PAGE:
How the Romans made pottery in Britain
In the shadow of Hadrian's Wall, Roman soldiers defended their empire's northern borders in Great Britain, passed the time in their bathhouses and inevitably drank a lot of wine. They also made an awful lot of pots.
But how? Melissa Chatfield, a research fellow in ceramic geoarchaeology, was determined to find out. Hence, way out on the edge of the Stanford campus, a narrow column of pale smoke rose behind the Stanford Community Farm building last weekend.
The source was a 5-foot-high grass mound atop a 12-foot-square wooden box. It was modeled on several ancient kilns in England dating to the first century B.C. and the early Roman kilns that followed. Chatfield and her crew had been creating the mound for six weeks.
Climb up on the wet grass and peer down into the hole: About 40 pots glowed in the orange flames in the interior of the kiln, lined with granite cobbles.
"We've been burning for an hour and a half, and we're up to 50 degrees Celsius," Chatfield said early Friday afternoon. "We're heading up to just below boiling."
Chatfield is a veteran of such replication efforts. In November 2009, she spearheaded an effort to recreate 16th-century Incan pottery. Last year saw replication projects for the ceramics of Neolithic Turkey and the pottery of the Pueblo and Anasazi.
The weekend project is linked with Stanford's archaeological endeavor in Binchester, England, at the first century Roman fort called Vinovium. It is one of the richest archaeological landscapes in the world.
Since 2007, Stanford has been in a partnership with Durham University to excavate the fort and Binchester, with its rich archaeological record going back to the Iron Age. Pottery shards are among the finds.
"We learn loads from observing how clays respond to heat, things that modern ceramics studies has bypassed on its way to high-fired materials," Chatfield said.
The efforts tell us much about the nexus of geology and technology.
"What we've learned from the suite of replication events on campus is that the firing technologies evolved to fit the materials," Chatfield said.
The effort also helps trace the influence and intermingling of cultures, "such as European and indigenous encounters in Peru or the Romans entering Iron Age Britain," she said.
Even before Emperor Claudius' invasion of Britain in A.D. 43, pottery was Britain's most imported item, even ahead of food. Britain's own pots were dun-colored, with an emphasis on heavy jugs, unlike the more refined and decorated terra cotta Samian ware imported from Gaul.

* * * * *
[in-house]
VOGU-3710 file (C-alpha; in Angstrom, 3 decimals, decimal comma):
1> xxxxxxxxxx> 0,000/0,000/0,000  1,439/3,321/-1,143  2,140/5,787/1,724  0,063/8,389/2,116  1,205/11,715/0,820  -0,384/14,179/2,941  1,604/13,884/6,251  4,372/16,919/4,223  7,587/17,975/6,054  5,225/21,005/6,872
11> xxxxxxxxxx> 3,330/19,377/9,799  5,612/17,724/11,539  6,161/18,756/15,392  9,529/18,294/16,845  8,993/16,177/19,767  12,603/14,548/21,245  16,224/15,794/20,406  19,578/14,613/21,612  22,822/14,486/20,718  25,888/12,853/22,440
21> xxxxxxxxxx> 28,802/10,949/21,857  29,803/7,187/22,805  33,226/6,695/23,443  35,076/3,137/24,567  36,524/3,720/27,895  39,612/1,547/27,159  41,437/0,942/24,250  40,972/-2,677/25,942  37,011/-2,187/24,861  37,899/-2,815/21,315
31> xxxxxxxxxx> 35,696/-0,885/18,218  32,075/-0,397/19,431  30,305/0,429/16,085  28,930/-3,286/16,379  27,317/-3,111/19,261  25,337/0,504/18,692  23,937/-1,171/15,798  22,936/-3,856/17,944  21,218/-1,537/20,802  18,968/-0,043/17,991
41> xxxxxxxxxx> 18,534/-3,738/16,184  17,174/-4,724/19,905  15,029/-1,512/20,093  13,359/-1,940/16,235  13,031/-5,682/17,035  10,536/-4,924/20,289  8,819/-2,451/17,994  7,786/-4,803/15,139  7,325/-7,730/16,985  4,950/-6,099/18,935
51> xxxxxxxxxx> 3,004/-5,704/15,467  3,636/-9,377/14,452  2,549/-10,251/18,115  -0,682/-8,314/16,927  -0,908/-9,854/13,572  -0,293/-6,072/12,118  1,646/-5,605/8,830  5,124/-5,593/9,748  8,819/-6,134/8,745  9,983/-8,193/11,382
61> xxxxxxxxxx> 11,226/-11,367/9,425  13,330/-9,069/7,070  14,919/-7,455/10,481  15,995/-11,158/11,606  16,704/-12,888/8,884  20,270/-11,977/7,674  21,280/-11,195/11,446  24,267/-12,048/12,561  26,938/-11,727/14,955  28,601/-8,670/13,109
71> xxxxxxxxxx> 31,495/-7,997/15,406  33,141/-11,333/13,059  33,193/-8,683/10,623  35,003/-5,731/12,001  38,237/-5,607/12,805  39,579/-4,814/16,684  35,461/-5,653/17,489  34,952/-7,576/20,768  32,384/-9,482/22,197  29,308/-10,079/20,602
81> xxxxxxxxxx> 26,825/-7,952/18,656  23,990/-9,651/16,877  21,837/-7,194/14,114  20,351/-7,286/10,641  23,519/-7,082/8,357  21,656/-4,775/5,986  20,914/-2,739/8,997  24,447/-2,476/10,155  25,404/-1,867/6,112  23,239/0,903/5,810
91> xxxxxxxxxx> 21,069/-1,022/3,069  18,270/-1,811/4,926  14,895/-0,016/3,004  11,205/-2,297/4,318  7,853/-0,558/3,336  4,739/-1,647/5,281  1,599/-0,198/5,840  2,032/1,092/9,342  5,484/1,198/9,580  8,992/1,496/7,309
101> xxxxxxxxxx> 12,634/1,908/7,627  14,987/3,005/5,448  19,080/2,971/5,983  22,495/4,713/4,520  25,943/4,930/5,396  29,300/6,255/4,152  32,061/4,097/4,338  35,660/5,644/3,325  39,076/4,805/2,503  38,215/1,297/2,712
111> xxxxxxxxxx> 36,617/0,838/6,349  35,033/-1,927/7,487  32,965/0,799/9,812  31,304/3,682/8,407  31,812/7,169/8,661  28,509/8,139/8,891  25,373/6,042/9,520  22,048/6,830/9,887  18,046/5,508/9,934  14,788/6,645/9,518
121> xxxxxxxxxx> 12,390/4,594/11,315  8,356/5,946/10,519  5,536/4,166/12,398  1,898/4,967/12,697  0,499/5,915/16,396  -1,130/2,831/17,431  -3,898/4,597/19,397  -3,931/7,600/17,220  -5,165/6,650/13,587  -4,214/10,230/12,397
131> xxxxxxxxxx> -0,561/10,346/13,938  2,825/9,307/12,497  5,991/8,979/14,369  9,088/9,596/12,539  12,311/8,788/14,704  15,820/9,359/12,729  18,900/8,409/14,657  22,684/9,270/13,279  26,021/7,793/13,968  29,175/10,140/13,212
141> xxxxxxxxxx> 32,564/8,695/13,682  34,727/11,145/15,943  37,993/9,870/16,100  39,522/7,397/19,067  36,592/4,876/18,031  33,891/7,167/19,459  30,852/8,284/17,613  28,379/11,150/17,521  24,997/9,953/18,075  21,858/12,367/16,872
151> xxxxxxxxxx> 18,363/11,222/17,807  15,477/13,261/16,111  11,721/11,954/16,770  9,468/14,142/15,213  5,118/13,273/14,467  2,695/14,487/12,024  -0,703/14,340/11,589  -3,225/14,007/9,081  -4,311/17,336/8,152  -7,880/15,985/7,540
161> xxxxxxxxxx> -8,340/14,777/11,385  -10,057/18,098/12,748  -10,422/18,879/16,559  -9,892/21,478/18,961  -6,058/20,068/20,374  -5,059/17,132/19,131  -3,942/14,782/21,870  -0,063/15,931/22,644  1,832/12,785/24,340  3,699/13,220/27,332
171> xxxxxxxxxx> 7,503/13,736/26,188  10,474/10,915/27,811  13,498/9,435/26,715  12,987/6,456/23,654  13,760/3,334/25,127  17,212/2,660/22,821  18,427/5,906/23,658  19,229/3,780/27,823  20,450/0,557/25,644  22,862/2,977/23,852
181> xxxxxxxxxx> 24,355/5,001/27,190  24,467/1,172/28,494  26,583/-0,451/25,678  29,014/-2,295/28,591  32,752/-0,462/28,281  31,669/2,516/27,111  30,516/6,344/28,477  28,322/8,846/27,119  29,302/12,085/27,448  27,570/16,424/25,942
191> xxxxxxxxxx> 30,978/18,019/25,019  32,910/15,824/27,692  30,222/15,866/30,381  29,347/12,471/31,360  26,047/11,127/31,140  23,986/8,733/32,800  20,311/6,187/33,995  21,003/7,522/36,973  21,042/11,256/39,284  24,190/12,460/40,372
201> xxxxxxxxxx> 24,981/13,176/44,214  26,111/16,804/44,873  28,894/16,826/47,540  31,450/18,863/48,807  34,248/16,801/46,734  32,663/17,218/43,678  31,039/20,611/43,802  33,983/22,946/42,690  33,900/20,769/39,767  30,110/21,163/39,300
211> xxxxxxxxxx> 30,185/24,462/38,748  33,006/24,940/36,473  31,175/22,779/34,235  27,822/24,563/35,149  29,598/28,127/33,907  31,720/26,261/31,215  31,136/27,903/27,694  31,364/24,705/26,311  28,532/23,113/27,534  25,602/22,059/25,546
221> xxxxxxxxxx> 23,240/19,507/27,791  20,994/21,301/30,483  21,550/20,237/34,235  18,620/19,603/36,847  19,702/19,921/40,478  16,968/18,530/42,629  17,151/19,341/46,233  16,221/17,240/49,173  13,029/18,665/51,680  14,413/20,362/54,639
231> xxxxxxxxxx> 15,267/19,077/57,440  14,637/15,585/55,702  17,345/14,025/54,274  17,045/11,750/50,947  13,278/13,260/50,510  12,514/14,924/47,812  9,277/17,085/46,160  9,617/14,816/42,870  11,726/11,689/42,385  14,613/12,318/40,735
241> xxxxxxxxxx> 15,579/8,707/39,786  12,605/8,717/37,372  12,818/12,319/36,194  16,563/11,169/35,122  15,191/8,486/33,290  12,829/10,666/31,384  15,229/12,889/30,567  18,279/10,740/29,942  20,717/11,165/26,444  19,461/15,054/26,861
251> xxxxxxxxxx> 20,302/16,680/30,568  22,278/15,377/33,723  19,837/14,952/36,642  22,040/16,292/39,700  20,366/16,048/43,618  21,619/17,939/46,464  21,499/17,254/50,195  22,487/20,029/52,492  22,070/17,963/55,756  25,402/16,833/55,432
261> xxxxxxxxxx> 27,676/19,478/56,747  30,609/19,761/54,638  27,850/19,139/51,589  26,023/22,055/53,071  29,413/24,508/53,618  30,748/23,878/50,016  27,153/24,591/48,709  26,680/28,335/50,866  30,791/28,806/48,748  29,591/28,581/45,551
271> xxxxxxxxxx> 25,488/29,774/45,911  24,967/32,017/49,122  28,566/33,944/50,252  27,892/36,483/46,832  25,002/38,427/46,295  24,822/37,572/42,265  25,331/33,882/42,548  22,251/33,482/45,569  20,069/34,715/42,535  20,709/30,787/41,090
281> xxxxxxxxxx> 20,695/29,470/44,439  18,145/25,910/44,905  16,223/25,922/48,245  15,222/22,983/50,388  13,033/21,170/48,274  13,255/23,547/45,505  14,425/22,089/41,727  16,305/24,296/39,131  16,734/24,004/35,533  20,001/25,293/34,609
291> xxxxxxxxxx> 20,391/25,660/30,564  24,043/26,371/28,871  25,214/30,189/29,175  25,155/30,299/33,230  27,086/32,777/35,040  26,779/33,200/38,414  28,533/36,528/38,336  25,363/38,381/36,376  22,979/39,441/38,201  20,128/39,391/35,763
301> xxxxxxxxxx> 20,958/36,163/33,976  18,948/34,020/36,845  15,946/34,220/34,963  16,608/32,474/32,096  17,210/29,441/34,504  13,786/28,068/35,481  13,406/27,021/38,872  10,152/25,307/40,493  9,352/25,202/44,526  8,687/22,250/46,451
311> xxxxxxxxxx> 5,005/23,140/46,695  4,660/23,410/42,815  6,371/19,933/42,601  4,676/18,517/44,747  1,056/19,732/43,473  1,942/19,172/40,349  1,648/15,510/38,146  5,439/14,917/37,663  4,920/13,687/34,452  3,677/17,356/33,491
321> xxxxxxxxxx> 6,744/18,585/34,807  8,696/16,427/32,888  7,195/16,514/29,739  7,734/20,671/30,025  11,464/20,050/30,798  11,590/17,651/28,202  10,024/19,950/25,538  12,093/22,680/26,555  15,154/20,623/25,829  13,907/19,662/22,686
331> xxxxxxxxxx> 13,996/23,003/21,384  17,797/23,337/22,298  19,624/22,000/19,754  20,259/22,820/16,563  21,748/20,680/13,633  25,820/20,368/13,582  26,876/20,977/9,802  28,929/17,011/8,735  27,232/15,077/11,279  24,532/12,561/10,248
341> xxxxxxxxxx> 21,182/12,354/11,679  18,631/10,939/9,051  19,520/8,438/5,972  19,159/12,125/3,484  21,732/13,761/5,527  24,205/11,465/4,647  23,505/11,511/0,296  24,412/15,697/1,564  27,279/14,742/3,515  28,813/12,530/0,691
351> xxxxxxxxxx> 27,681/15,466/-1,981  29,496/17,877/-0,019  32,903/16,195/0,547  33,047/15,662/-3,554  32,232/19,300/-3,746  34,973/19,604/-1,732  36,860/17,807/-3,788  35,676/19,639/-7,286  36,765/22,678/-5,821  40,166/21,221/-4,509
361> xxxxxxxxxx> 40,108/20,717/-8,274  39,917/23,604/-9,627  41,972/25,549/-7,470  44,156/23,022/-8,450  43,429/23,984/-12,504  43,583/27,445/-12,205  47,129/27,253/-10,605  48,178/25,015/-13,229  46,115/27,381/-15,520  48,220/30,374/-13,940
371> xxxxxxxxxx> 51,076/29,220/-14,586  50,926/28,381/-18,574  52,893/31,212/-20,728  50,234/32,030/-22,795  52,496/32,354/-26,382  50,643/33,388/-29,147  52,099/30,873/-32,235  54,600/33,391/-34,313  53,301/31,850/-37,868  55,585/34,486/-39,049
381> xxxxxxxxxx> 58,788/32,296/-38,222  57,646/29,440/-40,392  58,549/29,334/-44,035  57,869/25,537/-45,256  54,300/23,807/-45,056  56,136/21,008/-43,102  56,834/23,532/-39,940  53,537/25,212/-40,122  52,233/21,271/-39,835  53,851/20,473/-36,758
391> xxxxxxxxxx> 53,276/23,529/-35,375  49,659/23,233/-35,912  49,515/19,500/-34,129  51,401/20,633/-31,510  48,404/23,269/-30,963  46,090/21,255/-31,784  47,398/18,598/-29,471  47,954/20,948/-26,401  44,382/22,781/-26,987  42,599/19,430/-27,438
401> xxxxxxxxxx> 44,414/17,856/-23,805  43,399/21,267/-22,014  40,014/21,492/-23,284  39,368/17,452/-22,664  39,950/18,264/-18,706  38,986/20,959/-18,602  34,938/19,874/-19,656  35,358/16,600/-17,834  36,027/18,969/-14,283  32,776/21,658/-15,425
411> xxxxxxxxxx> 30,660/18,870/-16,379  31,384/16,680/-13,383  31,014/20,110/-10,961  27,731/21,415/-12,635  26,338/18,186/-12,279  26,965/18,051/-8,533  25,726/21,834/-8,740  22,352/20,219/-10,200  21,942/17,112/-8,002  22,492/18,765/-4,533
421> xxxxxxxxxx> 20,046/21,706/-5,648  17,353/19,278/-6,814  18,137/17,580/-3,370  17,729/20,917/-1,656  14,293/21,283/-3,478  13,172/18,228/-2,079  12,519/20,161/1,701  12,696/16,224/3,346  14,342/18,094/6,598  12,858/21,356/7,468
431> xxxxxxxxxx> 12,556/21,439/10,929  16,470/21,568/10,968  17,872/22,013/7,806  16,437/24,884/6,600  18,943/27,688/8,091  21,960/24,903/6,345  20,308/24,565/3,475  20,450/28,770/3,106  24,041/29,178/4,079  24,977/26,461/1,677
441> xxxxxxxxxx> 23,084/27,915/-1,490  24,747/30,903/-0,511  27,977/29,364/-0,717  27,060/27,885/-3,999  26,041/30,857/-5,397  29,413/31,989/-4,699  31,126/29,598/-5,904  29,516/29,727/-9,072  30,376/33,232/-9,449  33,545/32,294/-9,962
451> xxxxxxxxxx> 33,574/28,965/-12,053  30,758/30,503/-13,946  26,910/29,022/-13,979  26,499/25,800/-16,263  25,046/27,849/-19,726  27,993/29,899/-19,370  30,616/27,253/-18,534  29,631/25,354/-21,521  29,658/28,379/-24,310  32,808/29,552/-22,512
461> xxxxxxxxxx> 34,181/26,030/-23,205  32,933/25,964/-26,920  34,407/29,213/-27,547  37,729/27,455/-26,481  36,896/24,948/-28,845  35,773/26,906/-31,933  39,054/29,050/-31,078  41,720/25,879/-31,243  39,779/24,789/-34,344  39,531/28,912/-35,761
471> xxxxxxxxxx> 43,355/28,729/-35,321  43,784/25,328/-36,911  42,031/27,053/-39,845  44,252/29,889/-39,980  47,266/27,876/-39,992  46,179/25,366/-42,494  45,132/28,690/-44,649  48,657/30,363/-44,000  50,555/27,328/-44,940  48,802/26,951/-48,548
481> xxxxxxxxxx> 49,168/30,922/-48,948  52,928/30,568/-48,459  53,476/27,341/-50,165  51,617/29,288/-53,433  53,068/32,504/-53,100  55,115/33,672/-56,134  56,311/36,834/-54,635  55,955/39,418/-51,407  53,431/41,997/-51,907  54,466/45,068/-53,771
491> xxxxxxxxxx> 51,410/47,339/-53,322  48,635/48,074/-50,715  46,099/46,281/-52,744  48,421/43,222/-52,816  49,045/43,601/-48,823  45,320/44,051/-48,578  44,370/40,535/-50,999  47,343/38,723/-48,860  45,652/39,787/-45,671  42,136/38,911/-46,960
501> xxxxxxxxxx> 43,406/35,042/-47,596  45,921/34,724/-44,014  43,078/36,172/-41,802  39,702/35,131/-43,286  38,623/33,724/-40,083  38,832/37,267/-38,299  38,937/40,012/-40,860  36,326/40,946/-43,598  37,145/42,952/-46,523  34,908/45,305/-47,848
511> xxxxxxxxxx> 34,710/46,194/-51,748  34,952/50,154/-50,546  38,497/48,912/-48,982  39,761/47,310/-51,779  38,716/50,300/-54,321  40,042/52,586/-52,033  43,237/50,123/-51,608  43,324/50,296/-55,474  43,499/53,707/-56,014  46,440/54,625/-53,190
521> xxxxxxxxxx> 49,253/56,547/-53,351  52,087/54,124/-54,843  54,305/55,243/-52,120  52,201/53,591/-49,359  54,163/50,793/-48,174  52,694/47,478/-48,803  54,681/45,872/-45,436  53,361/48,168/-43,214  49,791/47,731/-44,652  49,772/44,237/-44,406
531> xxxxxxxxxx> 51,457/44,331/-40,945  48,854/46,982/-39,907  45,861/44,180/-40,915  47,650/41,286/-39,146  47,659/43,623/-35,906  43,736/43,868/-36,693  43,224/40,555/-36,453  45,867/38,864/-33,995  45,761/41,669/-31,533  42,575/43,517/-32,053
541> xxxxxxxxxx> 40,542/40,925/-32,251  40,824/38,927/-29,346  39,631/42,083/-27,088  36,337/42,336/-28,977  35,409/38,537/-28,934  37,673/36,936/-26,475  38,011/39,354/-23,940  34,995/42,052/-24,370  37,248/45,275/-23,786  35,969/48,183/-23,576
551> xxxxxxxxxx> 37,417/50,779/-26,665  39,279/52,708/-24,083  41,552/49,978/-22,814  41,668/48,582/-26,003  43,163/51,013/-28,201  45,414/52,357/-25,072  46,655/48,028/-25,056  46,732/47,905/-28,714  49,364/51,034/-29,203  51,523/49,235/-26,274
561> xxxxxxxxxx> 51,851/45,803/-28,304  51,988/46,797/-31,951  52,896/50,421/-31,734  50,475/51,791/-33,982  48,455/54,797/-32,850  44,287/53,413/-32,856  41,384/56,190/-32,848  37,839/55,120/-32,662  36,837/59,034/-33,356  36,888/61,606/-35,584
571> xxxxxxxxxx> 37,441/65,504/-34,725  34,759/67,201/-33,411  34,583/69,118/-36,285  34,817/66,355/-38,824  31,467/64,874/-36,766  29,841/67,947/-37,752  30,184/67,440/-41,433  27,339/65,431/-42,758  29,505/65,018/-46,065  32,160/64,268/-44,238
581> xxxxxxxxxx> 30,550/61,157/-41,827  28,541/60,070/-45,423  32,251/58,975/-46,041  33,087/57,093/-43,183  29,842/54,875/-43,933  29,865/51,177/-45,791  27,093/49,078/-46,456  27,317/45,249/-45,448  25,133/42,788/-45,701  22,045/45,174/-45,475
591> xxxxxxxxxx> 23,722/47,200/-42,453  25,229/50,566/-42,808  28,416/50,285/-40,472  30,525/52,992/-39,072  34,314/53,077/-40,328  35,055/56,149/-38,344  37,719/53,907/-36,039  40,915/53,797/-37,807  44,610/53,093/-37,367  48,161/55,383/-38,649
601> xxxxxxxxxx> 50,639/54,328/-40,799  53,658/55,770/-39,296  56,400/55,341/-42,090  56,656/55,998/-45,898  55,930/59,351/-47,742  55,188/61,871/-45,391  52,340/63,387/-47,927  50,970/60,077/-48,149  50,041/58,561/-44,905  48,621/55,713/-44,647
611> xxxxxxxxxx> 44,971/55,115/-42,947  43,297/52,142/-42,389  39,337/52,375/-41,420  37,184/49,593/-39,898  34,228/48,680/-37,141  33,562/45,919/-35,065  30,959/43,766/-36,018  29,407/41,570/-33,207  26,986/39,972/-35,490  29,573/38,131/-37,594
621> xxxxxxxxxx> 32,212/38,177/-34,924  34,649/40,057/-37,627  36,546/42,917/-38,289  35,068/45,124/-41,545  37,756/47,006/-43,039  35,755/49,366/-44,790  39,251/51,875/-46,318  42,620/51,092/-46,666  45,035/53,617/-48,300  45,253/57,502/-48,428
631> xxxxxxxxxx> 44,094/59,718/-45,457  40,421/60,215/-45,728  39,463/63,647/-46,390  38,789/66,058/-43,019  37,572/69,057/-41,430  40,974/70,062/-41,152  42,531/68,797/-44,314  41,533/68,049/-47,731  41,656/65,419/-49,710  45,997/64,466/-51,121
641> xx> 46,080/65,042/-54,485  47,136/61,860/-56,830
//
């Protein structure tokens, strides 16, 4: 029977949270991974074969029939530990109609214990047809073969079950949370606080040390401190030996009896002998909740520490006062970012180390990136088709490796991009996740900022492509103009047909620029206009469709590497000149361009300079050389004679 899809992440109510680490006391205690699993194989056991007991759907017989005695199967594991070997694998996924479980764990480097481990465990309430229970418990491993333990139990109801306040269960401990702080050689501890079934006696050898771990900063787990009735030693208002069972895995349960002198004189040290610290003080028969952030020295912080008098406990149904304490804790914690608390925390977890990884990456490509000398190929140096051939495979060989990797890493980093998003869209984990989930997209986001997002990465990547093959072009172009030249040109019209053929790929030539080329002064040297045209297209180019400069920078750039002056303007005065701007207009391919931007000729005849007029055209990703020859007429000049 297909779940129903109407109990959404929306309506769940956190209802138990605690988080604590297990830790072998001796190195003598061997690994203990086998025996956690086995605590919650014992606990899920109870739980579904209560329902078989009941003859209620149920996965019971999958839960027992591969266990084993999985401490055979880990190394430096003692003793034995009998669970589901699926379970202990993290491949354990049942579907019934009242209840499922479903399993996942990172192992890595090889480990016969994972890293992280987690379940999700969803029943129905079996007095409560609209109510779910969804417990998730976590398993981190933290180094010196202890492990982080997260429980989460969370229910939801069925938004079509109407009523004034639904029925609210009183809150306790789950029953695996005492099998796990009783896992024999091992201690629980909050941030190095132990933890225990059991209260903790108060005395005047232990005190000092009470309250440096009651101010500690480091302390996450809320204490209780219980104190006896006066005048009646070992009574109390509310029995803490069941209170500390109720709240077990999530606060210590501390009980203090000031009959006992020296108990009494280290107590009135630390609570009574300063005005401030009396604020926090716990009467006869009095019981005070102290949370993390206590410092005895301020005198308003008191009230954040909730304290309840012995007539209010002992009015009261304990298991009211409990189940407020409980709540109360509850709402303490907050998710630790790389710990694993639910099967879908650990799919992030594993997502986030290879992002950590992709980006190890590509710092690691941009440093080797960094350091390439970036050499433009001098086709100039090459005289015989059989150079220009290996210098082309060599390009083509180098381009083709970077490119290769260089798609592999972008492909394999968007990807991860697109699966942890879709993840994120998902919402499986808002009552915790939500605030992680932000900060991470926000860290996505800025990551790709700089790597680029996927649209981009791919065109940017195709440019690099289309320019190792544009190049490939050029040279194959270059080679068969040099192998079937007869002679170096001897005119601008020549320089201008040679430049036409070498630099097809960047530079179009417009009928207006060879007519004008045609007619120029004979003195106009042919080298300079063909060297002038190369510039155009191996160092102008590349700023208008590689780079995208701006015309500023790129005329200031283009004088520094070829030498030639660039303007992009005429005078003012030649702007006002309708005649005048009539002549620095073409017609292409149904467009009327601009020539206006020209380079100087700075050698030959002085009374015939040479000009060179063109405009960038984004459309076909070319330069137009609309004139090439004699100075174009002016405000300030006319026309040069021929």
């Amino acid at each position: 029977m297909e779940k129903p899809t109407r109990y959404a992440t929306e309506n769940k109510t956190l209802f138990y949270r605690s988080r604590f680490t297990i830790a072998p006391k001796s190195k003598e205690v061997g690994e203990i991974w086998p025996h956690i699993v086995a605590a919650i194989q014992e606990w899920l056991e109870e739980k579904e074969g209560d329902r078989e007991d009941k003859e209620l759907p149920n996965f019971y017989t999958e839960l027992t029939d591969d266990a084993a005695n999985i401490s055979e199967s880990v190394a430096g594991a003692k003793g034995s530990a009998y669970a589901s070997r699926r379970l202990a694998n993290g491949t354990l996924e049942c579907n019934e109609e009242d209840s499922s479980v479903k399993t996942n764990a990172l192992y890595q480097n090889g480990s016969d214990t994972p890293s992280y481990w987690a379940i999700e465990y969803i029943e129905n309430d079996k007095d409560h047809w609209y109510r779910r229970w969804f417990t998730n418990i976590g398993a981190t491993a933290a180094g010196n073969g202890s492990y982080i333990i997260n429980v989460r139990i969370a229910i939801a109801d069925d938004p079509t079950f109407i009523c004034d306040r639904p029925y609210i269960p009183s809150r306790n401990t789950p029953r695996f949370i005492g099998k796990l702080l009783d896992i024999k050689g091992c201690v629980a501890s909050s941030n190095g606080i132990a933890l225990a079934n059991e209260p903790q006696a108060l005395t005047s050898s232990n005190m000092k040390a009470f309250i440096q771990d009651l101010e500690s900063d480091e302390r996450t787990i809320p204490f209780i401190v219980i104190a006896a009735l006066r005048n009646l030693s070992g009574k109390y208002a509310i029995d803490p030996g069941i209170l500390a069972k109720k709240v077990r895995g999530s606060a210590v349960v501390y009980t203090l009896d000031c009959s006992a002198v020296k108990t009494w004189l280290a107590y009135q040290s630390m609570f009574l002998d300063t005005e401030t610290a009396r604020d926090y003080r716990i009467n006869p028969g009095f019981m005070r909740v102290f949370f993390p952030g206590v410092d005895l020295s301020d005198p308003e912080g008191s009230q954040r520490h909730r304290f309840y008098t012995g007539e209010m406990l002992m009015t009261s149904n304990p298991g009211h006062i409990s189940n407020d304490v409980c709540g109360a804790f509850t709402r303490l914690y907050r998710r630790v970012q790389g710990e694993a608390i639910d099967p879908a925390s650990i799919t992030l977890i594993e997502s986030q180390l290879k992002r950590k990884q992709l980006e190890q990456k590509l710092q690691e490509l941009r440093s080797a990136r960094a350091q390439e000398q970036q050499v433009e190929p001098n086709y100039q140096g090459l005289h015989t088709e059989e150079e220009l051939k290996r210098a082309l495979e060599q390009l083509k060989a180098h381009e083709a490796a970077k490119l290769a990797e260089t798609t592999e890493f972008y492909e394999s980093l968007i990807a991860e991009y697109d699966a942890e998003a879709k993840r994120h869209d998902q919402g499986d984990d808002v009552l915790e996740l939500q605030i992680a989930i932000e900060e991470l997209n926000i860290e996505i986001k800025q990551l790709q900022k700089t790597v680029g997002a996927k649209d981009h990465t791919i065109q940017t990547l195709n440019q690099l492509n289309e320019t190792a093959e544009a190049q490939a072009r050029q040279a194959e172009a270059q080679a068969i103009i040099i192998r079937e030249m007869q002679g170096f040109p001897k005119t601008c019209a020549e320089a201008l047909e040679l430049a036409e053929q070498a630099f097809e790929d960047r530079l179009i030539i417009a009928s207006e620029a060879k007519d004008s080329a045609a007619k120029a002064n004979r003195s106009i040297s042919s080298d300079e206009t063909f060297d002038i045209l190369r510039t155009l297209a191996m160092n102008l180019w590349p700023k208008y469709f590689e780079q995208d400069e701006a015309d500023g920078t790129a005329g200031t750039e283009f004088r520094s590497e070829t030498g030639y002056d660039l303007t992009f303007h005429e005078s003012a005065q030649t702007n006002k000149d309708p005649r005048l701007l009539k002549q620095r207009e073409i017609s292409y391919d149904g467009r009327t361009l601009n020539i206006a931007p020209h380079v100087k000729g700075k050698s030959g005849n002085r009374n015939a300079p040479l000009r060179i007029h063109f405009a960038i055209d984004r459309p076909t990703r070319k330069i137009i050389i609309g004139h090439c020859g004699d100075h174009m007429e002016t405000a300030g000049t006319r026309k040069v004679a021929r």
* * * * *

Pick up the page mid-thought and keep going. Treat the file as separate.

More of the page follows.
So why were the English pots so utilitarian? Were they cheaper to make this way? Was it easier to import the fancy stuff than create it? Was this the best that could be done in local conditions? Or did the soldiers simply not bother with aesthetics?
These are the questions Chatfield is hoping to explore with more replications.
All the previous endeavors were open-pit firings, which can be set up anywhere. The grass-covered mounds allowed for a much more industrial-scale yield of the roof tiles, bricks, storage jars and kitchenware the Romans needed for everyday life.
The pots in the Stanford firing were a cut above their first-century forebears: some of them wheel-thrown and others built by hand, crafted by nearby Foothill College students and local high school students, as well as by members of the Stanford community. But unlike the Incan pots of 2009, they were undecorated and unglazed.
The weekend firing offered a few other changes: While making the kiln was a lot more work and used a lot more fuel (wood, rather than the alpaca dung used in the Incan project), temperatures could be controlled more efficiently because the closed kiln was protected from the wind.
With this type of kiln, craft production could be organized more effectively and could also be supervised by one person the fire won't rage out of control, endangering the community, and people don't have to rush in to revive a flagging fire that jeopardizes an even baking. The Romans were efficient, if not artistic.
On this wet, chilly Friday, the climatic conditions, too, seemed to replicate northern England.
"There's not really a dry season there; even in the summer it can be quite cold," Chatfield said.
By dusk, the smoke played across the grass, a swirling mystical effect of heat and moisture.
But Chatfield was not lost in the romance of the phenomenon she was busy poking the orange fire with a stick. She and her colleagues were waiting for the sounds of the distinctive crash or pops that signal failure that pots have cracked, fallen or exploded in the heat of the kiln.
"If this is somehow un-Roman or not part of the process, let me know," Jim Young, a community volunteer, told Chatfield. He was feeding yellowed local grass into the fire. The trick was not to get burned.
"I imagine Iron Age Britons just had really tough hands," he said.
For the others, there was little to do but watch and admire. About 70 people filtered through the Stanford Community Farm building between noon and midnight during the firing.
It wasn't over until 7:30 the next morning, after burning for nearly 20 hours.
"We came back on Sunday to open it up and pull out the pots. None of the pots died, although some of them warped a little from the intense heat," said Chatfield.
There are more attractions to come; the labor-intensive kiln will have a second firing this spring. This summer Chatfield and her colleagues will build a similar kiln at Binchester, using local materials, that will be accessible to a wider public.
Provided by Stanford University